Dear Fern: Why do we use numbers to express a forecast?

Zev Burton
Jun 28, 2022 04:48PM UTC

We are publishing a new advice series here at the Pub called “Dear Fern,” where we will answer your questions about forecasting on INFER. Our goal is to address some of the pressing issues that our forecasters have with the process and demystify the world of forecasting. To do this series, we need questions from you! All questions will remain anonymous, so please ask your own questions by submitting them to [email protected].

Dear Fern,

Whenever I come across a forecast by an expert or someone else interviewed in the news, they will typically use terms like “unlikely” or “confident” when describing what they think will happen. These terms seem so much more common than the numerical probability format (0-100% chance) on INFER. Why doesn’t INFER use similar terminology?


Qualitative Quincy


Let’s play a quick game. I tell you that there is a “real possibility” that I have a crisp five-dollar bill in my pocket. You have the opportunity to trade me three dollars for whatever is in my pocket. Do you take it?

Whether you take it depends entirely on what percentage you correlate to the term “real possibility.” If you think a “real possibility” means upwards of 70%, you’re much more likely to take the deal. If you think a “real possibility” means below 40%, you’ll be less inclined to. 

Unfortunately, people perceive probabilistic language in different ways. Two people can have wildly differing opinions, due entirely to their interpretation of the words being used. Think about this in a national security context, where one leader’s perception could lead to a simple tweet of condemnation vs. an order to deploy the military.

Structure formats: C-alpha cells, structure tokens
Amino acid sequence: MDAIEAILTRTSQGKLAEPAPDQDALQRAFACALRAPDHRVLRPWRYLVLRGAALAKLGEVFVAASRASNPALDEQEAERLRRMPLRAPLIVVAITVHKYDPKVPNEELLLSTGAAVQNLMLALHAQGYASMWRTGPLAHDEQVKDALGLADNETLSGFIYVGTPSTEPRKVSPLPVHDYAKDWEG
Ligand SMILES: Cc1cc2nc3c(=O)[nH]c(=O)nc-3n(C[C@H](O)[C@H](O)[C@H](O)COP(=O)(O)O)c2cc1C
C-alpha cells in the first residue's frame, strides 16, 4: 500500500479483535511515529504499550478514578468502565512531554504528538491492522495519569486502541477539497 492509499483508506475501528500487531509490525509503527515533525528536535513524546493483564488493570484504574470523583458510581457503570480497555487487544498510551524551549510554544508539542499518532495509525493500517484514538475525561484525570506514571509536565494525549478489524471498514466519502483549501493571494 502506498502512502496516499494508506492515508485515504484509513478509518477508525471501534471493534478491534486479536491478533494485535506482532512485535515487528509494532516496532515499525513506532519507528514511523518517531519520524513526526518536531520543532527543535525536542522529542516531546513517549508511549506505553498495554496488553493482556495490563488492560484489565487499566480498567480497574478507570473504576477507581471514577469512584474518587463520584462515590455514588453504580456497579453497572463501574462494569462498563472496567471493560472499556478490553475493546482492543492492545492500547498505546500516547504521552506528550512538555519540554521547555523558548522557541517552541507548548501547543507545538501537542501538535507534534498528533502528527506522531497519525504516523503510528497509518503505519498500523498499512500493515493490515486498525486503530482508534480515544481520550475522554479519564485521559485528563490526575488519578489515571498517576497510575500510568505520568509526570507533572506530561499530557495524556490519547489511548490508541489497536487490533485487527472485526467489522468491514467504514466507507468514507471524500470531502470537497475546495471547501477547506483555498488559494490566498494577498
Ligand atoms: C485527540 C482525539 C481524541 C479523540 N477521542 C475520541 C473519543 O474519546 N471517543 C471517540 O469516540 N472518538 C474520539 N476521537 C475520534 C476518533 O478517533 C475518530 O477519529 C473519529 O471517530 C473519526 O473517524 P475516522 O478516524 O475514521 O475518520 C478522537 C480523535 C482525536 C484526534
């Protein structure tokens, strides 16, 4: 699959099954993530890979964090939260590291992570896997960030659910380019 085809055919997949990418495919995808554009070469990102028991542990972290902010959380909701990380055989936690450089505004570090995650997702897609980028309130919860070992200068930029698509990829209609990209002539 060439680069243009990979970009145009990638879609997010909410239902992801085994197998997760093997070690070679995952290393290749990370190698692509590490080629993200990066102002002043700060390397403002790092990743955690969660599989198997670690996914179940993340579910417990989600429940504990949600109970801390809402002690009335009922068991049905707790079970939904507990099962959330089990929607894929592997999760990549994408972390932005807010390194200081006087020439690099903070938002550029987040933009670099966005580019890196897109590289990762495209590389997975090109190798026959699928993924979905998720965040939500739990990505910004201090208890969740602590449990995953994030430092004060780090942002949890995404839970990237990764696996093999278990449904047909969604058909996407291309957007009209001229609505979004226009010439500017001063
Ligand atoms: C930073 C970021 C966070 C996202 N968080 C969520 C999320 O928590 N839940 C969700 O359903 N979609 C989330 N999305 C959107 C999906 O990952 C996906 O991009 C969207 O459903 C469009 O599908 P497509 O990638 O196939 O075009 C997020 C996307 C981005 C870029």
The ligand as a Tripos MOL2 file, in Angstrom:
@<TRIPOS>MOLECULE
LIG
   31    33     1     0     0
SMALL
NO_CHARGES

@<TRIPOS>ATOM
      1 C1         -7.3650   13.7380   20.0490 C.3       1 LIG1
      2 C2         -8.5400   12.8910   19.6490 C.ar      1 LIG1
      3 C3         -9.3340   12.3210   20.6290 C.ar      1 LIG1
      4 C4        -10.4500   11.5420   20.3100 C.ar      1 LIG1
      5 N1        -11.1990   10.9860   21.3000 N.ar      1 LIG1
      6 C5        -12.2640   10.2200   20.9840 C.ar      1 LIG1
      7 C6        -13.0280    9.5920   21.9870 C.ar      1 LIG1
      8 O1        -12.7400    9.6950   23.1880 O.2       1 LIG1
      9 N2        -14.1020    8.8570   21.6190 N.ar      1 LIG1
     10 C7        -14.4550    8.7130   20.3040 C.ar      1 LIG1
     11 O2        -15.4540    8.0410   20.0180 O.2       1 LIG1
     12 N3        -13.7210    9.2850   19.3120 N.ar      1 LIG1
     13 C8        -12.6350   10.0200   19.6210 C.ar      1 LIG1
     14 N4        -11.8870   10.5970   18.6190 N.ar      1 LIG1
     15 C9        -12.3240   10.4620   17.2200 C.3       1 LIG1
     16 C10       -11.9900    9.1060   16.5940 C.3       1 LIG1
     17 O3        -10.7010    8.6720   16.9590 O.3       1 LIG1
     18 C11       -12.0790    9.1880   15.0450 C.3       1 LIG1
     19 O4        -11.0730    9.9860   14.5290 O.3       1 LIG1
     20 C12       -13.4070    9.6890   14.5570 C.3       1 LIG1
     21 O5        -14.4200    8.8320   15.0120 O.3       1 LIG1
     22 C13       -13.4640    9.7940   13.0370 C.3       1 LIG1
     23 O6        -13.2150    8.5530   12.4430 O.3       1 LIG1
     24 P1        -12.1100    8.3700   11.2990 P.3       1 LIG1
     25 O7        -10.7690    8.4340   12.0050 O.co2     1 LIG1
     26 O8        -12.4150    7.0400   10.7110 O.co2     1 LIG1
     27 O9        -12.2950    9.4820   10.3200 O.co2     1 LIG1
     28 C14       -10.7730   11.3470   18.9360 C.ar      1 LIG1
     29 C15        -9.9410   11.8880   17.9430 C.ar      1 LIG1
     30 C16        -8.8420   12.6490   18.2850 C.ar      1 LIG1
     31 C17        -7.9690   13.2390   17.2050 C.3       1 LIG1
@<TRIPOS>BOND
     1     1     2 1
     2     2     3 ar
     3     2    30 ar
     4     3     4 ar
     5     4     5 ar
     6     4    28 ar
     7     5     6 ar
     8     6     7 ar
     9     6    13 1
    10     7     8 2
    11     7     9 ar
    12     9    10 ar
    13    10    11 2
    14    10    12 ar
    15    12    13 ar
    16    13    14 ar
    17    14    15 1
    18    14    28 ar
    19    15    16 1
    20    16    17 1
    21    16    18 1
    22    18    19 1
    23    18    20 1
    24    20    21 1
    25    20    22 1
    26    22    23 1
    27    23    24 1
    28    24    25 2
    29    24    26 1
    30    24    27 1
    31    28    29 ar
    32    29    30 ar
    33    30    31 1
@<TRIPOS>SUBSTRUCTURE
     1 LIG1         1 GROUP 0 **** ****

Let’s journey back to 1951, when the CIA Office of National Estimates told policymakers that there was a “serious possibility” that the Soviets would attack Yugoslavia. Sherman Kent, a CIA analyst curious about how individuals perceived such reports, asked others at the Board of National Estimates what they thought the percentage likelihood of an attack was based on that assessment. Some thought it meant a 20% chance of attack, others 80%. The policy implications of these extremes were starkly different.

Kent looked deeper into this topic in a previously confidential document, “Words of Estimative Probability,” where he noticed that in nearly every report put out by top intelligence analysts, they used subjective probabilistic language as opposed to concrete numerical predictions. He found that almost every probabilistic word proved to have a distinct range of probabilities associated with it. Kent asked nearly two dozen military officers from NATO to translate those words into numbers and came up with the distribution below. The Harvard Business Review did their version of this poll, and those results are also below:

Sherman Kent + NATO Officers Harvard Business Review Poll

The INFER team fell into a similar trap. I asked a few of my colleagues at INFER to assign probabilities to some of these words, and here are the results:

Not much better. 

If you want to do a similar test on yourself, check out this website, where you can see how different your perceptions are from the public. We can attribute these differences to context, gender, native language, and many other factors.

Numeric probabilities don’t have that level of ambiguity. To me, to you, to everyone, 70% is just that: 70%. Additionally, it is far easier to aggregate numeric values than linguistic predictions. What is the average of “maybe,” “unlikely,” and “serious possibility?” 

Now, let’s consider the same game we played earlier, but with more precise estimates. Let’s say I tell you that there is a 70% chance that I have a crisp five-dollar bill in my pocket. Then you have the chance to trade me three dollars for whatever is in my pocket. Your answer may depend on your level of risk aversion, if I seem trustworthy, and many other factors that would make the decision psychologist Daniel Kahneman perk up. However, given the probability, you can at least evaluate the expected value of your return and make a more informed decision than before. Do you take it? 

Given the strong, clear answer the numeric value is giving you, your next move is easier to figure out, isn’t it?

Happy forecasting,


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